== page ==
Ultimately, the Great Leap Forward ended in economic devastation, famine, and death. The result of so much labor being diverted to steel production in combination with poor weather conditions resulted in a shortage of food that caused tens of millions of deaths. Estimates of the deal toll range from 18 million to 45 million.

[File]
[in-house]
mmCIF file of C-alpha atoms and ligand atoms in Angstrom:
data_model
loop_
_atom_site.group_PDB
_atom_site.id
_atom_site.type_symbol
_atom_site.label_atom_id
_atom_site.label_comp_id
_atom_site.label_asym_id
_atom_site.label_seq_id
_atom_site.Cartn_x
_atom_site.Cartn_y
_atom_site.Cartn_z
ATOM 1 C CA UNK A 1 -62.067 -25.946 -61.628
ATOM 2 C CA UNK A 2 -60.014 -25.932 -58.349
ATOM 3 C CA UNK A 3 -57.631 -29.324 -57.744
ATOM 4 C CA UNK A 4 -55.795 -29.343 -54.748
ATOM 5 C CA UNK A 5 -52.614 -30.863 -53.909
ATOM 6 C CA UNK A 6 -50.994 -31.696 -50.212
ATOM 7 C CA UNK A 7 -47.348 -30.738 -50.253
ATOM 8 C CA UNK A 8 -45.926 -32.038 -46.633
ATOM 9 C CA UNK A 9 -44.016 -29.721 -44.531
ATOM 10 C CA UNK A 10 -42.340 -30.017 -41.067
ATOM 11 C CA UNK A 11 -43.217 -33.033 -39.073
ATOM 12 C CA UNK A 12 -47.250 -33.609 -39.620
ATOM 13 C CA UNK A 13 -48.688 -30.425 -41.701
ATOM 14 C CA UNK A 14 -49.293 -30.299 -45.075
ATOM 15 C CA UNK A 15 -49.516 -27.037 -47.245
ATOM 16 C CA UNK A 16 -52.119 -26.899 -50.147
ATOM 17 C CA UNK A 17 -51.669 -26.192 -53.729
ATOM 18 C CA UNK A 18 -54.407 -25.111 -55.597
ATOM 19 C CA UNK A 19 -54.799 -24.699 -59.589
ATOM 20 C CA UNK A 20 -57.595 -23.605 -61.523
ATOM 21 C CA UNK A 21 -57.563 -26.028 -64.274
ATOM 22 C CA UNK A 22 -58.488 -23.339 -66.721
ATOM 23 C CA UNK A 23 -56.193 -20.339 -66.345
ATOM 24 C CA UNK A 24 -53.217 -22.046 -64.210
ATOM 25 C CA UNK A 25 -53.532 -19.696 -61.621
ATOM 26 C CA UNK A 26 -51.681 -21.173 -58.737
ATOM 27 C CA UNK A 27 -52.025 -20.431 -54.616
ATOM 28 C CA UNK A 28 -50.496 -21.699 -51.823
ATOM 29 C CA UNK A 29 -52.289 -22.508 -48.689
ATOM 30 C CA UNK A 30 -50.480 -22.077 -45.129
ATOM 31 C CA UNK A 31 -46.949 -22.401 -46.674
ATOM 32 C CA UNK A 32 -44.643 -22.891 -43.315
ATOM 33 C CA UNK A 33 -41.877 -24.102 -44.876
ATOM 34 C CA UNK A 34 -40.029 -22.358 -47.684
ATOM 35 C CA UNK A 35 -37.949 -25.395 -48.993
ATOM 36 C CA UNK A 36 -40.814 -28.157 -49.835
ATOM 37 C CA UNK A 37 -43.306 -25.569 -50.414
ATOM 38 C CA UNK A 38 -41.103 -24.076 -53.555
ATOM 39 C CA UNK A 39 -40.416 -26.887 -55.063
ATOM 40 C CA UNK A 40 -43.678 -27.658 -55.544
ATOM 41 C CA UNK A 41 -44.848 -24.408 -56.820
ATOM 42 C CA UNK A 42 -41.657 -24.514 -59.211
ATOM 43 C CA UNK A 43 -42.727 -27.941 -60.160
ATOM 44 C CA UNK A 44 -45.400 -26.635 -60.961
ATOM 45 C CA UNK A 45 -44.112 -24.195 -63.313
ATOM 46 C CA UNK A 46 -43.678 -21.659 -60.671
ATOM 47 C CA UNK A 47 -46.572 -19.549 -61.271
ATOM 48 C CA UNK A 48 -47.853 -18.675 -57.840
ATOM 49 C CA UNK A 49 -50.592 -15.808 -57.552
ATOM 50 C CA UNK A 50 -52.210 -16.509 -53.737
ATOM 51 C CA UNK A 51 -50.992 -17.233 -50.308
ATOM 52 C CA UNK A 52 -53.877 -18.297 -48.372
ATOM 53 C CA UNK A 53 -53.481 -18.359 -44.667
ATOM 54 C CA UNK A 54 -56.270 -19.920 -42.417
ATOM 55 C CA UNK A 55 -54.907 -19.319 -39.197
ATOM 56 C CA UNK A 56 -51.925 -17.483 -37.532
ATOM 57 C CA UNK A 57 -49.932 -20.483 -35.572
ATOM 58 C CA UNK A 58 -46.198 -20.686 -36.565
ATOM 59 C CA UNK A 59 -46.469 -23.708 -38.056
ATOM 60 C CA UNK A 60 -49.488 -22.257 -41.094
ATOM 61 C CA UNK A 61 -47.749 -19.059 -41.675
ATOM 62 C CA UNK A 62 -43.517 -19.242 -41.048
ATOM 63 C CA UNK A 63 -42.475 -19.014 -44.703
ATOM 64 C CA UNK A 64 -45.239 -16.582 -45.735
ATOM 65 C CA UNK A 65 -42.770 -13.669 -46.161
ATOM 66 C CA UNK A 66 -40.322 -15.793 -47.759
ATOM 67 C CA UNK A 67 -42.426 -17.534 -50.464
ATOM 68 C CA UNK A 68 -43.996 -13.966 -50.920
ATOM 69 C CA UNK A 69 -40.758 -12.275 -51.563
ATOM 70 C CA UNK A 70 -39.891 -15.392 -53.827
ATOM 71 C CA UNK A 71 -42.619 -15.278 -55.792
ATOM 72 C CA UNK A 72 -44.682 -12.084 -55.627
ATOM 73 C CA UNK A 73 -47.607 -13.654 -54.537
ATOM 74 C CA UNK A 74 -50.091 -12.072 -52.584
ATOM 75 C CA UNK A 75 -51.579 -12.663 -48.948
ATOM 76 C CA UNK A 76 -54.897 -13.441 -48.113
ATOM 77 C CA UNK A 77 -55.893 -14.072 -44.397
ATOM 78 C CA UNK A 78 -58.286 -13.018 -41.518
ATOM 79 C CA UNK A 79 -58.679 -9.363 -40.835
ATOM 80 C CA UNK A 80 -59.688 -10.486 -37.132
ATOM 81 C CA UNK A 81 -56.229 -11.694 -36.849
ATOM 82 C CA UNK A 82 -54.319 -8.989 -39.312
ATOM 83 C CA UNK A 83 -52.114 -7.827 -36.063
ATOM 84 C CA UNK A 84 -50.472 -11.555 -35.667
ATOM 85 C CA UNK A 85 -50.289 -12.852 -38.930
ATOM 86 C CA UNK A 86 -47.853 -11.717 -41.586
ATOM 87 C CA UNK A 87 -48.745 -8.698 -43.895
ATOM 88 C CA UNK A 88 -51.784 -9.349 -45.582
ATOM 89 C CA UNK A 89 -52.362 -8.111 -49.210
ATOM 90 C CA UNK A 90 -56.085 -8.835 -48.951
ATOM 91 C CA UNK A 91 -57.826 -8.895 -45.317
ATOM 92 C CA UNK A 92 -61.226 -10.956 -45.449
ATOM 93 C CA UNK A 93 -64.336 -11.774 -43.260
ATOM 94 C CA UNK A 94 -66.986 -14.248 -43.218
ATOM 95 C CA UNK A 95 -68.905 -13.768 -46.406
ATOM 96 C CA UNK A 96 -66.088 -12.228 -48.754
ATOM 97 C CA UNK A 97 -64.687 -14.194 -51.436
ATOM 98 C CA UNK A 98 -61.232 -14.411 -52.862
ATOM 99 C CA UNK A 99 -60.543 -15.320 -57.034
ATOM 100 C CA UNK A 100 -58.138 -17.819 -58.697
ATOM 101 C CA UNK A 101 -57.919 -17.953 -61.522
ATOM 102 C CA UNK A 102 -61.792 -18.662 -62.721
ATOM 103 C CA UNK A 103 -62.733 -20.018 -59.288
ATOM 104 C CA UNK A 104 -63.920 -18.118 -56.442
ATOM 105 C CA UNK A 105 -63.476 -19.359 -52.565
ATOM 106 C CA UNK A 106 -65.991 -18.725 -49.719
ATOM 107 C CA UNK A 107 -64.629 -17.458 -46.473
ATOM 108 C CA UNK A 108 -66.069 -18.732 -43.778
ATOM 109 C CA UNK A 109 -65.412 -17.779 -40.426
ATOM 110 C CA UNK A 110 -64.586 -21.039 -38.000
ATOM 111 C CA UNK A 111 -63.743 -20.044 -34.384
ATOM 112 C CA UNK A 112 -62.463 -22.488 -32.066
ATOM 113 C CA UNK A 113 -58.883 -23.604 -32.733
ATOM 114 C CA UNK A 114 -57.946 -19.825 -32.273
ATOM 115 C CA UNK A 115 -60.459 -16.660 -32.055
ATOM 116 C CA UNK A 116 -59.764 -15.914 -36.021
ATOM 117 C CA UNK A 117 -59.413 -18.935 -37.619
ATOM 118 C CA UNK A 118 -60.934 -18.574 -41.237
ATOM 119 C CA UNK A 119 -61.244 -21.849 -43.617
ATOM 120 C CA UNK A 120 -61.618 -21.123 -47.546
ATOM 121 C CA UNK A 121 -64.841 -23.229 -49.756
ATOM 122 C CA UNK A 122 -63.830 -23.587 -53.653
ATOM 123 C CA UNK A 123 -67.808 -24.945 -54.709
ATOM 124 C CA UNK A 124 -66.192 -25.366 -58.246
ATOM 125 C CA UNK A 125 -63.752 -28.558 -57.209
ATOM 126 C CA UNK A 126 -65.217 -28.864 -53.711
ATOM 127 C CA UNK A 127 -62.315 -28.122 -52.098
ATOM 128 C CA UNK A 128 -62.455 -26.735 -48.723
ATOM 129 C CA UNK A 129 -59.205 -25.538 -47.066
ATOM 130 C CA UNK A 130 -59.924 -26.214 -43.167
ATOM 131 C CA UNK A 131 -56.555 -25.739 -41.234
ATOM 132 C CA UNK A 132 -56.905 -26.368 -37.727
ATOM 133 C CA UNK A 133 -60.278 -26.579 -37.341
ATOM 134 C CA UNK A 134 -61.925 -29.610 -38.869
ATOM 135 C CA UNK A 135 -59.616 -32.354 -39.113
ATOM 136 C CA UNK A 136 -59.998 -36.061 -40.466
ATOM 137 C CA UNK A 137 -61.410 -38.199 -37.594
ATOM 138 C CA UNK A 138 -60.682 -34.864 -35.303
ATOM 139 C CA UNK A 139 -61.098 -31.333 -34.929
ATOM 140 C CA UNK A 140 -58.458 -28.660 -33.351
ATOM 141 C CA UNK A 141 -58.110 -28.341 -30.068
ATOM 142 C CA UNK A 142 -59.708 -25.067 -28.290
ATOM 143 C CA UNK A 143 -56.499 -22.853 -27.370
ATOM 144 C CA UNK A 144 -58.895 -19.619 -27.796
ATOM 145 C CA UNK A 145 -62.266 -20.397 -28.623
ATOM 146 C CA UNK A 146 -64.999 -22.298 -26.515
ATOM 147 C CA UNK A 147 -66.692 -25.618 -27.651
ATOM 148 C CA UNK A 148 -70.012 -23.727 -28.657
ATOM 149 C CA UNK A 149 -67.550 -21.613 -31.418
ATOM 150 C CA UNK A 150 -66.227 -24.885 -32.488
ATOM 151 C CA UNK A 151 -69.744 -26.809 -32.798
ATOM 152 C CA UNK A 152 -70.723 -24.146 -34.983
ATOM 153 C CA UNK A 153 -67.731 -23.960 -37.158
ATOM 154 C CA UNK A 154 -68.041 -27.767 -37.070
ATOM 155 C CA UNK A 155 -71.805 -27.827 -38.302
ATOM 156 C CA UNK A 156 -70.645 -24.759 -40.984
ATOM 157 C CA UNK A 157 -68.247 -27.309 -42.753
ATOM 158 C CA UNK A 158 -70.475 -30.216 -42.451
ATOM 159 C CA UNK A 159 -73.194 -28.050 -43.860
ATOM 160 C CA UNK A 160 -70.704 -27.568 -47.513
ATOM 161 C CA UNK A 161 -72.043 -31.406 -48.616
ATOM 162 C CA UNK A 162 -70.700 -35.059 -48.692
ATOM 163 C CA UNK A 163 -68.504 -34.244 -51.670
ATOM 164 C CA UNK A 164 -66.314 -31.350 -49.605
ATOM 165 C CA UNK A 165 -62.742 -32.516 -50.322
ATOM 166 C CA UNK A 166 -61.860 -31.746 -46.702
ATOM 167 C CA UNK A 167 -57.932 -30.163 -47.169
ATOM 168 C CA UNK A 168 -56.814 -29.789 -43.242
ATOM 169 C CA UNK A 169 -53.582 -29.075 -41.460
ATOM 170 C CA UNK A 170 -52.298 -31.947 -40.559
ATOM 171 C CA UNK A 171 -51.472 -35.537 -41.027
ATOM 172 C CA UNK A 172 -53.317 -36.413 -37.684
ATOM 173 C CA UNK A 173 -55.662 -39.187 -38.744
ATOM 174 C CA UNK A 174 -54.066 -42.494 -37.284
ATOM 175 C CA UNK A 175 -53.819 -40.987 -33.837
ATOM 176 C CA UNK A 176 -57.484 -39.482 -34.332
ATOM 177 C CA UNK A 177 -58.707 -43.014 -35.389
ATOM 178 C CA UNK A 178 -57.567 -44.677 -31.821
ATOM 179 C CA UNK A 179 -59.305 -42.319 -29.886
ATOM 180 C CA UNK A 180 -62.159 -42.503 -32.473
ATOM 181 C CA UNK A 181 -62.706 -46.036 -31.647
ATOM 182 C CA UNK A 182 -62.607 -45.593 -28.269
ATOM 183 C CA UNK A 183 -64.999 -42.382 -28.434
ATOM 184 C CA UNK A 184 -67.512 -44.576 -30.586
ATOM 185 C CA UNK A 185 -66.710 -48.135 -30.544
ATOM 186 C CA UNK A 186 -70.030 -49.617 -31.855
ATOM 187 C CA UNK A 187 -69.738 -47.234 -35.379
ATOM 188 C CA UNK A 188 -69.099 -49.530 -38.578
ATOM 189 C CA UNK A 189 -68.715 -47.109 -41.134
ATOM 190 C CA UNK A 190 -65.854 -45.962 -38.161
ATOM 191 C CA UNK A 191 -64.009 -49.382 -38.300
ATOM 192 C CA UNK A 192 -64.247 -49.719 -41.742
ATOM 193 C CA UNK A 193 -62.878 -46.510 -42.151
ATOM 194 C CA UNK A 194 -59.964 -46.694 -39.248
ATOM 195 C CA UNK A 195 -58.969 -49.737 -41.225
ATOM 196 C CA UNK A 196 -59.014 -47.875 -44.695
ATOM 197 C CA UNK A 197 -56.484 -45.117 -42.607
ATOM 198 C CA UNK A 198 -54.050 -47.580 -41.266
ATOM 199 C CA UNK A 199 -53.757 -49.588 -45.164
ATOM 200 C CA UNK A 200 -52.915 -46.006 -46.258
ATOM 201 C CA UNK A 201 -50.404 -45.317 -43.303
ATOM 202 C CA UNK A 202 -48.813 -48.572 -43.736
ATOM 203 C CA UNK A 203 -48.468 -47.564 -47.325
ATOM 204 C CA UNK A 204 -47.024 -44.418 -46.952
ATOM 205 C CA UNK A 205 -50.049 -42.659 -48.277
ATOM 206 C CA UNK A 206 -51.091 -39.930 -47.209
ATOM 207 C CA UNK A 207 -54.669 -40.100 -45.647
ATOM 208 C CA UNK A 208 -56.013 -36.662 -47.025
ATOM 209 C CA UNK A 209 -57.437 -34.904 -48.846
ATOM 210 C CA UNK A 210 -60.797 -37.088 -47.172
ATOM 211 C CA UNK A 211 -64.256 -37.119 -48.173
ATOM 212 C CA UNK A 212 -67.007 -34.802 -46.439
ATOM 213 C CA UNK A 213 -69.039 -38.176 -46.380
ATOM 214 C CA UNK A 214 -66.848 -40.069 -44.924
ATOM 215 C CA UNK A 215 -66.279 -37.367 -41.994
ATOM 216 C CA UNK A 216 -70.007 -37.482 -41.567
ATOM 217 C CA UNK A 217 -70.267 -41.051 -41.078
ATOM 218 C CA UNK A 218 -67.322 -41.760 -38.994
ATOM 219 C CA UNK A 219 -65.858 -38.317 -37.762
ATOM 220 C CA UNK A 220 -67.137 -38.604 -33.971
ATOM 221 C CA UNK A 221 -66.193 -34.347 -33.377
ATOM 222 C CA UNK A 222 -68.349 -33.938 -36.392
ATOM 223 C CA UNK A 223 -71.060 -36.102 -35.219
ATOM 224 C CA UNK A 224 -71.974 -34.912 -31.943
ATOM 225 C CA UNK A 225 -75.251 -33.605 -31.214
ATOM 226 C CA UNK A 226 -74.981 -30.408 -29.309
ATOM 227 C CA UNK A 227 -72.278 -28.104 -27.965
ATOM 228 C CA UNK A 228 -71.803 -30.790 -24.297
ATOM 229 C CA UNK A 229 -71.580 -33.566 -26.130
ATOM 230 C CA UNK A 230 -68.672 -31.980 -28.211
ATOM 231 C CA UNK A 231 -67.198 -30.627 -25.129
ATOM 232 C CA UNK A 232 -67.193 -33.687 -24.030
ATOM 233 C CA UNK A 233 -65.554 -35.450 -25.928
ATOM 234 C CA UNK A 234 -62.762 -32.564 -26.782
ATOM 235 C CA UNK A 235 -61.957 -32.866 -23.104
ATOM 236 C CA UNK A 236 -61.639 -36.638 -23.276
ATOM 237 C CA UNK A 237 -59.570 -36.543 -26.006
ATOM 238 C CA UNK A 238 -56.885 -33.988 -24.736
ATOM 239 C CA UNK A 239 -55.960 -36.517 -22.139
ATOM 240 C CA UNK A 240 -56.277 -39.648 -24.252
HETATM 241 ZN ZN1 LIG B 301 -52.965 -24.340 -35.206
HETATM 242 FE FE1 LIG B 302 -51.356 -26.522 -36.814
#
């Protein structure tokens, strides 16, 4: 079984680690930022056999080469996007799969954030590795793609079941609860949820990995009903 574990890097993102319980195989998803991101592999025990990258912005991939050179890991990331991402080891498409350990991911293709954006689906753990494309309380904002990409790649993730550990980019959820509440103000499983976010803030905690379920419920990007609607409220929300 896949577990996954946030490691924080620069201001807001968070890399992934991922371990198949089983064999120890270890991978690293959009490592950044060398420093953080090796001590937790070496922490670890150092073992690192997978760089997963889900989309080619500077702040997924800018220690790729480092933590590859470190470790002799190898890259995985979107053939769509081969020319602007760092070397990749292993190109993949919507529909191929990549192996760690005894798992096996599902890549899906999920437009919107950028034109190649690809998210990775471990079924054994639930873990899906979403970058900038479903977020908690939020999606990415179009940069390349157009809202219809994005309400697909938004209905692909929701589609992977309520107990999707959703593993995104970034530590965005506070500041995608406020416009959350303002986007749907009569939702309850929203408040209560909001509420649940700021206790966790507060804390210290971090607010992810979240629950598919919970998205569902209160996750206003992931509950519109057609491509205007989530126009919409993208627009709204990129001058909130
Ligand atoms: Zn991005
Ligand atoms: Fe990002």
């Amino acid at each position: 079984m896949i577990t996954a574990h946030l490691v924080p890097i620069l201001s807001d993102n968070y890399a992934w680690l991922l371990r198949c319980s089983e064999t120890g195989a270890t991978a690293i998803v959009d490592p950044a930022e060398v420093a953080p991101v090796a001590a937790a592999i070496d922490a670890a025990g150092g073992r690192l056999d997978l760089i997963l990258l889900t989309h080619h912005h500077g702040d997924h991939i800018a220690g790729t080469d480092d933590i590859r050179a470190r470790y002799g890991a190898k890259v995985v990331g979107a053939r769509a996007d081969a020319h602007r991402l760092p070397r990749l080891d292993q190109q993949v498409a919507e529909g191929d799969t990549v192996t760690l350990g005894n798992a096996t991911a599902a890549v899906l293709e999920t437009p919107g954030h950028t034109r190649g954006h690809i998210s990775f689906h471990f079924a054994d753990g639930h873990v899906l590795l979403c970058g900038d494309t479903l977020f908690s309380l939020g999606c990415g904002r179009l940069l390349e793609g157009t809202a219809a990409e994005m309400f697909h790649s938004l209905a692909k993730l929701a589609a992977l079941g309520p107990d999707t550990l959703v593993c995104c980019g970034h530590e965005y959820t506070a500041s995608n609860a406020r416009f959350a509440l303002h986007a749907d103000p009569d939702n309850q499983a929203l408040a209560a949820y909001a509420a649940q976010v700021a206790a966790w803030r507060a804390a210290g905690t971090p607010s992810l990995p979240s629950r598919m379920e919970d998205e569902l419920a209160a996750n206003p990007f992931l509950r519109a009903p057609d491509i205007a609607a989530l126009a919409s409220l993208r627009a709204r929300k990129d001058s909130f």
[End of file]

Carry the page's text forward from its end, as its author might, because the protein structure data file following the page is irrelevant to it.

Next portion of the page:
Under tremendous pressure from the government to produce record harvests in response to innovations, officials reported exaggerated results. These were used as a basis for determining the amount of grain to be taken by the state to supply the cities and how much to export. Scarce was left for the peasants, leading to starvation. Despite widespread famine in the countryside, China remained a substantial exporter of grain from 1958-1960.